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January 04, 2017

Daily News Roundup: Nonprofits Reportedly Pull Raises Amid Overtime Uncertainty

Nonprofits Rescind Raises Amid Doubts on Overtime Rule: With a proposed increase in the salary threshold under which workers qualify for overtime pay in political and legal limbo, some employers — primarily nonprofits and small businesses — are canceling wage hikes promised last year in anticipation of the change, according to Politico.

Joe Biden Inadvertently Announces Planned Cancer Trust: Attending a ceremonial swearing-in for a new senator, the vice president was caught on an open microphone telling another guest that he will continue work on the Obama administration "moonshot" project to cure cancer through an organization called the Biden Trust, reports Quartz.

Think Tank Highlights Access to Trump Team in Fundraising Appeal: In a year-end pitch to donors, the conservative Hoover Institution cited its ties to Defense Secretary-designate James Mattis, a Hoover visiting fellow, in touting its "opportunity to influence the course of American and world history" under the new administration, Bloomberg reports.

Opinion: Nonprofits Forgetting Missions in Rush to Battle Trump: In her New York Post column, Naomi Schaefer Riley, a senior fellow at the Independent Women's Forum, chides foundations and charities for marshaling policy and political strategies to counter the new administration's moves rather than spending more to make up for possible cuts in social spending. See more Chronicle coverage of how philanthropy is responding to and preparing for Donald Trump's presidency.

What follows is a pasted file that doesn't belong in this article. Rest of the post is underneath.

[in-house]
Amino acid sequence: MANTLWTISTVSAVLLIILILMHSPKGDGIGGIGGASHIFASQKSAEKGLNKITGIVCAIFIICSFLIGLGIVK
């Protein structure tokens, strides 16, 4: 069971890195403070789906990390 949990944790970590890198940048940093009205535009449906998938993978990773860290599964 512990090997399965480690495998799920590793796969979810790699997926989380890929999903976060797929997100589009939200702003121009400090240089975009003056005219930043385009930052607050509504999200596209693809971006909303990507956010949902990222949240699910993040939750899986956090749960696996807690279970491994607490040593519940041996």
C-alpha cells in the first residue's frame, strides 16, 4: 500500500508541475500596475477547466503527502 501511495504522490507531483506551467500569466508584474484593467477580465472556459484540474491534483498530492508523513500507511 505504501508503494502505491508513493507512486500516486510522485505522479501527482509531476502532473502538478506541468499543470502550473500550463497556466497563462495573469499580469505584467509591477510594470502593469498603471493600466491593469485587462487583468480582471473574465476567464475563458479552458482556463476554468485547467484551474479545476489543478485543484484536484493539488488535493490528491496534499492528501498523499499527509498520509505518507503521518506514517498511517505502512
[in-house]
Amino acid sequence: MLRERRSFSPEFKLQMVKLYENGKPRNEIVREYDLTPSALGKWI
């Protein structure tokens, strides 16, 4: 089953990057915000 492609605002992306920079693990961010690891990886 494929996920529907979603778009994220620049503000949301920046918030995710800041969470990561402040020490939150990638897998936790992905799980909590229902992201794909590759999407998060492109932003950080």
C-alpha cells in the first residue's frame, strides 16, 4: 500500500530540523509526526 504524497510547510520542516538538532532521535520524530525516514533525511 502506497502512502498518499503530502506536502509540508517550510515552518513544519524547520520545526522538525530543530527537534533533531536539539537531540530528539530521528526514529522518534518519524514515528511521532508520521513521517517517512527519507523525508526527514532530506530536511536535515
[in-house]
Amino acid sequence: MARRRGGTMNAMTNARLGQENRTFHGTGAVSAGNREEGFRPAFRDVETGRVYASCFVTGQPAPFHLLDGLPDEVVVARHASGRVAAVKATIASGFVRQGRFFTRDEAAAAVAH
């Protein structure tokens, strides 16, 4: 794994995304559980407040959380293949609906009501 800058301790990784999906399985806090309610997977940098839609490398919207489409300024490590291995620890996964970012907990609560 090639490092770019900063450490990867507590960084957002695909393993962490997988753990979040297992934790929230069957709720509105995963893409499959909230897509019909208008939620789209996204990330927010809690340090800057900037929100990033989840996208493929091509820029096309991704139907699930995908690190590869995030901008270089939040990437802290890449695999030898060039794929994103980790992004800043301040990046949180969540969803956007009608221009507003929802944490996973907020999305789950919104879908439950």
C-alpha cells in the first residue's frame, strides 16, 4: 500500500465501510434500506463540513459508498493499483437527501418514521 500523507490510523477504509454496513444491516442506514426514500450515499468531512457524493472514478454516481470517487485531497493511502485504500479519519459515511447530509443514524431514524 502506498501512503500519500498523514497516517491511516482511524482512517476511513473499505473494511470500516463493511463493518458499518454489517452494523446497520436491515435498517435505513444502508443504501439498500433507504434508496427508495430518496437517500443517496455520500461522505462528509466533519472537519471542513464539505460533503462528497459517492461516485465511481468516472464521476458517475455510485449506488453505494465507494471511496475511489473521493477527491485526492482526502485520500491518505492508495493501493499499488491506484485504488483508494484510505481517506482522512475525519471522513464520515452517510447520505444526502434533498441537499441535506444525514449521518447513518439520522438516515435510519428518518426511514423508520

Walton Fund Gives $20 Million for Tex. Museum: The Walton Family Foundation contribution will boost the endowment of the Amon Carter Museum of American Art in Fort Worth, The Dallas Morning News writes. The gift was made in honor of Ruth Carter Stevenson, the institution's late longtime board president and a friend of Walmart heir Alice Walton.

End in Sight for Saga of George Lucas Museum?: Bloomberg Businessweek recounts the twists and turns in the Star Wars filmmaker's yearslong quest to find a home for his planned museum of popular art and movie memorabilia. Mr. Lucas's organization says the project, soon to land in San Francisco or Los Angeles, involves a $1.5 billion donation of cash and art.